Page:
Divesting legacy platforms to pay for modernization is the key challenge for the Department of the Air Force, according to Undersecretary of the Air Force-nominee Shon Monasco.
“The biggest challenge I see for the department is this: if we are not able to divest legacy platforms, we will be unsuccessful in competing against near peers,” Monasco said in response to written questions on his nomination from the Senate Armed Services Committee (SASC). “If confirmed, I will double my efforts to ensure our critical stakeholders understand the implications of not being able to invest in innovation options in the future.”
Monasco, who performed the undersecretary duties from December last year until May, serves as the assistant secretary of the Air Force for manpower and reserve affairs. He is a graduate of West Point and a U.S. Army veteran.
In his answers to SASC questions, Monasco said that he agreed with the goals of the 2018 National Defense Strategy (NDS) and that financial strain imposed by COVID-19 has hastened the need for the Air Force to move away from legacy platforms and forward on modernization.
“We can no longer maintain large amounts of legacy forces deployed in places like the Middle East while simultaneously modernizing to field forces that can counter China and Russia,” Monasco wrote. “We will have to choose to field new forces used in new ways, or we will not realize the strategy. If confirmed, I will work with our stakeholders to reframe the challenges in light of the strategy.”
The service has proposed shifting $4.1 billion toward modernization by retiring 29 aging tankers, 44 A-10 aircraft, 17 bombers and multiple intelligence, surveillance and reconnaissance (ISR) drones. In addition, the Air Force proposed closing the production line for the General Atomics’ MQ-9 Reaper drone.
The Senate Armed Services Committee’s version of the fiscal 2021 defense authorization bill would allow the Air Force to only retire up to six Boeing [BA] KC-10 Extender aircraft in fiscal 2021, and 12 KC-10 aircraft in fiscal 2022. In fiscal 2023, the service could retire up to 12 KC-10s and 14 Boeing [BA] KC-135 aircraft. The service’s budget request, released in February, detailed plans to retire 16 KC-10s and 13 KC-135s in FY ‘21.
The House Armed Services Committee’s version of the bill includes similar mandates for KC-10 retirements over the next three years, but prohibits any KC-135 retirements through the beginning of fiscal 2023.
The SASC bill would also prohibit the divestment or retirement of any A-10 attack aircraft, while the HASC legislation would not.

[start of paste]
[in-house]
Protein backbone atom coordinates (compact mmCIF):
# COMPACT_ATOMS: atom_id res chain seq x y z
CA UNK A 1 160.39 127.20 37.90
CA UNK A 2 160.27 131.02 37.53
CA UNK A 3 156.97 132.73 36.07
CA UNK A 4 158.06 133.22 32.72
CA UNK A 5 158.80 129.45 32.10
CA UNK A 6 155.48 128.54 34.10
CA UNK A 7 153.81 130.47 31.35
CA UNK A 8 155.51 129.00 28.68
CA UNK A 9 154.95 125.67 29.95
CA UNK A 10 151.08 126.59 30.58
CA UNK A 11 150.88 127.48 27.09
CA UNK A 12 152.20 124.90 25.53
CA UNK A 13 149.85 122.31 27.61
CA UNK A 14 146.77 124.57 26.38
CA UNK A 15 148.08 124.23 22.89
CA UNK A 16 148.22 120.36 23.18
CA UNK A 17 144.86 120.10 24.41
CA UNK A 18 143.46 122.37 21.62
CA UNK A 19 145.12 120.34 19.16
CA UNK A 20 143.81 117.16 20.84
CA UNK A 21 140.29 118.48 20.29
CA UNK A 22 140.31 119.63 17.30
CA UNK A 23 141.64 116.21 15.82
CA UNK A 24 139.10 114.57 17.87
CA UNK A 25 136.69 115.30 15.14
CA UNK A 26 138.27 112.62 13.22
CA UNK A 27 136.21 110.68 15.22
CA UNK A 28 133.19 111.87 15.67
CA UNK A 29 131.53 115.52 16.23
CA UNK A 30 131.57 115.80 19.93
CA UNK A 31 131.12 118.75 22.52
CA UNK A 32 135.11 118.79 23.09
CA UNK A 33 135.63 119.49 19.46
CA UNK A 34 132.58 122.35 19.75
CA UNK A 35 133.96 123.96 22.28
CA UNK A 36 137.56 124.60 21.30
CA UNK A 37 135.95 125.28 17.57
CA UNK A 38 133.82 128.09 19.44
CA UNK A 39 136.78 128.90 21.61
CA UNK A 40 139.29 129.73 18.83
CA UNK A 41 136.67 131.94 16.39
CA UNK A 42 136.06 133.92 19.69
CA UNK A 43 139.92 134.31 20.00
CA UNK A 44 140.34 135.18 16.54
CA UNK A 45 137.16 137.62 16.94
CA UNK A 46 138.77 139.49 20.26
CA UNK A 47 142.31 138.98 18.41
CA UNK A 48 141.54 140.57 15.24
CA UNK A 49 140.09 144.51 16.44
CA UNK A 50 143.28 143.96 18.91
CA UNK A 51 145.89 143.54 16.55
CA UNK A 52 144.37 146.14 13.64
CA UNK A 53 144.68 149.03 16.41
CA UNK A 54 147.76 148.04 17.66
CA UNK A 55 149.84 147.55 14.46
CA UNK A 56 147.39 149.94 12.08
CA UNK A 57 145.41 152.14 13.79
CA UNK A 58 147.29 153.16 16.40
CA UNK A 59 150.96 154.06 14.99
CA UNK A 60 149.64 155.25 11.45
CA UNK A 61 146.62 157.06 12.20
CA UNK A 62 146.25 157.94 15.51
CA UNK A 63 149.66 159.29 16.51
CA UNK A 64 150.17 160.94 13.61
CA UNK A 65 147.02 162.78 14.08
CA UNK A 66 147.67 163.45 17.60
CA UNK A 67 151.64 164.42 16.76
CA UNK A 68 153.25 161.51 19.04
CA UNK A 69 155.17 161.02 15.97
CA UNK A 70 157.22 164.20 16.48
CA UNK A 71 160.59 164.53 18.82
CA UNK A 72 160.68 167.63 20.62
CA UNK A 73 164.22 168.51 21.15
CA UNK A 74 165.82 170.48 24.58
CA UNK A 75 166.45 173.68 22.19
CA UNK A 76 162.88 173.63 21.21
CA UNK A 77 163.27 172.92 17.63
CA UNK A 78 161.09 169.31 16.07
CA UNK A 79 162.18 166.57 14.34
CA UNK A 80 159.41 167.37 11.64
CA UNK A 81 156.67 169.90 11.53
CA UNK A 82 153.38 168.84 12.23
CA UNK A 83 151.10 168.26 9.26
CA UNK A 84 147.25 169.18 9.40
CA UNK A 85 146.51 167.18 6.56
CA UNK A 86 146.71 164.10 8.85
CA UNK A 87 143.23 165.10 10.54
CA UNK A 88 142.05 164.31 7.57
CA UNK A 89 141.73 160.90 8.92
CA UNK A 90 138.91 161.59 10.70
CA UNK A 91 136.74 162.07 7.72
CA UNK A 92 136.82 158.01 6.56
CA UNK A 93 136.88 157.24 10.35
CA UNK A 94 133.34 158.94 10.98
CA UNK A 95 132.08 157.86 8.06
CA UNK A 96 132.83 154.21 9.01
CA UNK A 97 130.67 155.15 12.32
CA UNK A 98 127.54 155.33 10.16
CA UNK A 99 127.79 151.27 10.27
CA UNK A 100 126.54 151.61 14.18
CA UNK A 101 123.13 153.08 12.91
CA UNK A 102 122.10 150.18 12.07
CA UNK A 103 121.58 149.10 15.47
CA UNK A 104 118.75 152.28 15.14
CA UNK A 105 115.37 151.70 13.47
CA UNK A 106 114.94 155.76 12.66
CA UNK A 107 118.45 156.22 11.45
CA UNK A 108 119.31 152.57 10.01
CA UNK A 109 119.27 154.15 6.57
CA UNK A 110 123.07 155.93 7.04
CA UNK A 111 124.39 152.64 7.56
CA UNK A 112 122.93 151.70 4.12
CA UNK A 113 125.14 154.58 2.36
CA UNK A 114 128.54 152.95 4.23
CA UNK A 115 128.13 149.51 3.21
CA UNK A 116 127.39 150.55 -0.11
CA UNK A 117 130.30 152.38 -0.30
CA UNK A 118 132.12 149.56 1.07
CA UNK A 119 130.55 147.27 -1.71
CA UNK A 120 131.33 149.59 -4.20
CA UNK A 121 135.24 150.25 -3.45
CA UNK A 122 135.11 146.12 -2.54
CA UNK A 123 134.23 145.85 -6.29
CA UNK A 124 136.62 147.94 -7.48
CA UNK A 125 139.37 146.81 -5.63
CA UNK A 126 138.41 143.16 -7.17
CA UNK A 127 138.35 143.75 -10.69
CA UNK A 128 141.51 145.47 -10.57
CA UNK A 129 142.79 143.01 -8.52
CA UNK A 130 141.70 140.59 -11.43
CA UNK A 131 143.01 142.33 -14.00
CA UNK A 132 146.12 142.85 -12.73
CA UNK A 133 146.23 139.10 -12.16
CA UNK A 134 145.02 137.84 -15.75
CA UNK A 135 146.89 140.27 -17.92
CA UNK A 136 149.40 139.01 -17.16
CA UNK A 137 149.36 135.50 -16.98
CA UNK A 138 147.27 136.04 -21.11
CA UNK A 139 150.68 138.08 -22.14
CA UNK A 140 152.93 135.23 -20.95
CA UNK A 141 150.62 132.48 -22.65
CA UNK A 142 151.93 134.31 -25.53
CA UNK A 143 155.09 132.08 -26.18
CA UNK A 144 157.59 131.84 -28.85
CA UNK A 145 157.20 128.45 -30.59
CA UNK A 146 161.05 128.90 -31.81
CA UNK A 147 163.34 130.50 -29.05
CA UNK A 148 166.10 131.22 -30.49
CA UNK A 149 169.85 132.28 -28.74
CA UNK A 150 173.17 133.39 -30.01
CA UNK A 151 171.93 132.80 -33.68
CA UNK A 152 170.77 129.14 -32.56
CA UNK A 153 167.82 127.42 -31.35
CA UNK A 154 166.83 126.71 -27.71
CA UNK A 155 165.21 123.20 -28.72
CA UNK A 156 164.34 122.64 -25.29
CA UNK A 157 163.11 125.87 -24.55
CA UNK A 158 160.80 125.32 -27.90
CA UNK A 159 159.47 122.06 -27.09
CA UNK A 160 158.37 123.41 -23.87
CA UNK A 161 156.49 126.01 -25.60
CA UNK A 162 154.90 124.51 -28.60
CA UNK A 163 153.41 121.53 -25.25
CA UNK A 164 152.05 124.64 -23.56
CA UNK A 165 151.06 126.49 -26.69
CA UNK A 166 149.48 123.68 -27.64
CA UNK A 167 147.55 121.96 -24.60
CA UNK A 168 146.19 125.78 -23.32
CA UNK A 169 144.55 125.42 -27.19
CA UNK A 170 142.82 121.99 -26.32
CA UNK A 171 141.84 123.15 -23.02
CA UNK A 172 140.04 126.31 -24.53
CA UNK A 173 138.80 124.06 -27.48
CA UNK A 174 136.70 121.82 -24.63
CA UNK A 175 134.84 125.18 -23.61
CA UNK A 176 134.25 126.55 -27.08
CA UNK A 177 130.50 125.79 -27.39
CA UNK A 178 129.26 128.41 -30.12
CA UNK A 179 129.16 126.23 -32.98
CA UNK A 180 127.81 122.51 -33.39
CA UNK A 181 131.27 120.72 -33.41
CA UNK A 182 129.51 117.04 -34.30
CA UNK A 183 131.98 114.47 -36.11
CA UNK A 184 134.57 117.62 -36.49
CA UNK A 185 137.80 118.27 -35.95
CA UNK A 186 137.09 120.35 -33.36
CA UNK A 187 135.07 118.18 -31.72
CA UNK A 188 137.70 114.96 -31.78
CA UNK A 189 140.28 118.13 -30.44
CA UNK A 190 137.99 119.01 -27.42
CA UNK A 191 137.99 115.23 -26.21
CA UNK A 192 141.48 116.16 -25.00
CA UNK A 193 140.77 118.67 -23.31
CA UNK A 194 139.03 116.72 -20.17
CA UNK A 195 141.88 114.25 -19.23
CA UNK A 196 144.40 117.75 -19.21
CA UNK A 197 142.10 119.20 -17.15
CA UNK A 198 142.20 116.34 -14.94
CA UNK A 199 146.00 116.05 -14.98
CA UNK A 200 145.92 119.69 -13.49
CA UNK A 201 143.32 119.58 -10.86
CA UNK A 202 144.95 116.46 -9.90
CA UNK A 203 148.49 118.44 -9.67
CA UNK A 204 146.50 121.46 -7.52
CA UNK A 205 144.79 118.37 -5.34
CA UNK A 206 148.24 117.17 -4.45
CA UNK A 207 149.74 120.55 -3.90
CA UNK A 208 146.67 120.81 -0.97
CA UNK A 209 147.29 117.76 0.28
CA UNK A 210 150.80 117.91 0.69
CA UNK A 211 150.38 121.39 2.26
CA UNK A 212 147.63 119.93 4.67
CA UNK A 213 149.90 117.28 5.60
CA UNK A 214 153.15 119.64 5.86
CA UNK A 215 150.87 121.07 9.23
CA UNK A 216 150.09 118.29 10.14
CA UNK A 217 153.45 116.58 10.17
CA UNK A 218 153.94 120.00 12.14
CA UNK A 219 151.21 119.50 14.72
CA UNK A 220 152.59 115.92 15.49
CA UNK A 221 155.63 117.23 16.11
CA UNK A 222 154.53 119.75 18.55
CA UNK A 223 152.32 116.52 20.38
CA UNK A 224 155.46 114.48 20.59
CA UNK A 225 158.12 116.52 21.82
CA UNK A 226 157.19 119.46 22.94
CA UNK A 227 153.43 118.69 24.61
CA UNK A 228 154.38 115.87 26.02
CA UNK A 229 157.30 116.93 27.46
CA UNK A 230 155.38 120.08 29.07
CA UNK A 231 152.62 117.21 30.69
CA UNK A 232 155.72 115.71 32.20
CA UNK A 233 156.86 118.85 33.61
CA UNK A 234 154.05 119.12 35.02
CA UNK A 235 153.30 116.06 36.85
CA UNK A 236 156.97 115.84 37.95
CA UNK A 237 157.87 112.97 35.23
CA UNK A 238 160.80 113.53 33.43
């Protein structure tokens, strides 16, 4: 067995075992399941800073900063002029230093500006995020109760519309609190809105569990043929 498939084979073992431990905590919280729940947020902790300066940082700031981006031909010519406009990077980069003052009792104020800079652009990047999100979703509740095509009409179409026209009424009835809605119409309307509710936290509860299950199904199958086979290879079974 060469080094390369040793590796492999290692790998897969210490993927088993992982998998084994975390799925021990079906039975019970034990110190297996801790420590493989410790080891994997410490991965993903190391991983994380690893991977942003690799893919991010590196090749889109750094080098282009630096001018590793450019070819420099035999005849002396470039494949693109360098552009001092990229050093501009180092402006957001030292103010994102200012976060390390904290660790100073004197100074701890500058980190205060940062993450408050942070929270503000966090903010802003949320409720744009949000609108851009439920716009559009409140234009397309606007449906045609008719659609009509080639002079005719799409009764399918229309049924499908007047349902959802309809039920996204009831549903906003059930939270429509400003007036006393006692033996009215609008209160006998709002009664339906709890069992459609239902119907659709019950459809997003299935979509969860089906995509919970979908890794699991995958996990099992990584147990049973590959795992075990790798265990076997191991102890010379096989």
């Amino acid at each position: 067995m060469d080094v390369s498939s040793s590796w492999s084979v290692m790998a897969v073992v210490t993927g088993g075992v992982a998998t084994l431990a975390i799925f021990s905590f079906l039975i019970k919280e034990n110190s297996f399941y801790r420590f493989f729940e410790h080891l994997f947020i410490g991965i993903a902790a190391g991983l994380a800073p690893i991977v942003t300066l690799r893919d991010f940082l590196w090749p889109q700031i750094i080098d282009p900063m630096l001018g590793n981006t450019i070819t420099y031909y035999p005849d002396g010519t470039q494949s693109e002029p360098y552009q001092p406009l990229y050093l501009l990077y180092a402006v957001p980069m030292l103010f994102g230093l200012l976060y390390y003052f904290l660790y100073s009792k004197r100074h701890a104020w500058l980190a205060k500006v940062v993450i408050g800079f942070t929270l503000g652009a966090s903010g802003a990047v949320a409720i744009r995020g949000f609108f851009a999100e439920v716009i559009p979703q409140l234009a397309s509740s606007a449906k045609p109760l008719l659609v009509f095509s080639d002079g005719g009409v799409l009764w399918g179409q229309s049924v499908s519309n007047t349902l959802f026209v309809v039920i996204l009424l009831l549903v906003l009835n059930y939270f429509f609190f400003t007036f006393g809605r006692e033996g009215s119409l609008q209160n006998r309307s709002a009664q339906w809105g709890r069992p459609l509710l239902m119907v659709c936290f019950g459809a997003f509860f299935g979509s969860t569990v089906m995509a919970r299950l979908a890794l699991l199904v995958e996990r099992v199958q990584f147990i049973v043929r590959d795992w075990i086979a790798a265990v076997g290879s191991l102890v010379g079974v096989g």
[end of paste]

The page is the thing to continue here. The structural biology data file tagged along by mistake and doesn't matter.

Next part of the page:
The SASC bill prohibits the Air Force from divesting any U-2 Dragon Lady or RQ-4 Global Hawk intelligence, surveillance and reconnaissance (ISR) aircraft. The service had planned to cut 24 Block 20/30 RQ-4 Global Hawks built by Northrop Grumman [NOC] while continuing to invest in the Lockheed Martin [LMT]-built U-2 along with the remaining RQ-4s.
Monasco said in response to SASC questions that he supported closing down the MQ-9 production line and divesting 75 percent of RQ-4s.
“Divesting legacy systems, low priority tasks, and activities which deliver little value in denied and contested environments will enable future combat systems that will provide a military advantage to the United States,” he said. “Closing the [MQ-9] production line allows us to shift resources toward NDS priorities, which may include a follow-on platform or capability for the MQ-9A.”
Air Force acquisition chief Will Roper said last month that he envisions fielding a multi-mission follow-on to the MQ-9 Reaper by 2030 and that he hopes to accelerate that timeline.
The House Appropriations Committee’s version of the fiscal 2021 defense appropriations bill recommends the reversal of the U.S. Air Force’s proposed end in fiscal 2021 of the MQ-9 Reaper production line and the acceleration before 2030 of the fielding of a to-be-determined follow-on drone, “MQ-Next.”
On the bomber fleet, Monasco said that “the future of our bomber force relies on the B-21 and a heavily modified B-52” and that he would “ensure we continue to sustain the B-1 and B-2 fleets until the B-21 fleet is delivered in sufficient quantities.” Northrop Grumman [NOC] is the contractor for the B-2 and the B-21, while Boeing is for the B-52 and B-1.
In his answers to questions from SASC, Monasco suggested he would focus on Joint All Domain Command and Control (JADC2) as a priority innovation effort. JADC2 “is the most important ingredient to our future effectiveness,” Monasco said.
The Air Force’s Advanced Battle Management System (ABMS) is part of JADC2, an initiative to build a joint digital architecture for multi-domain operations.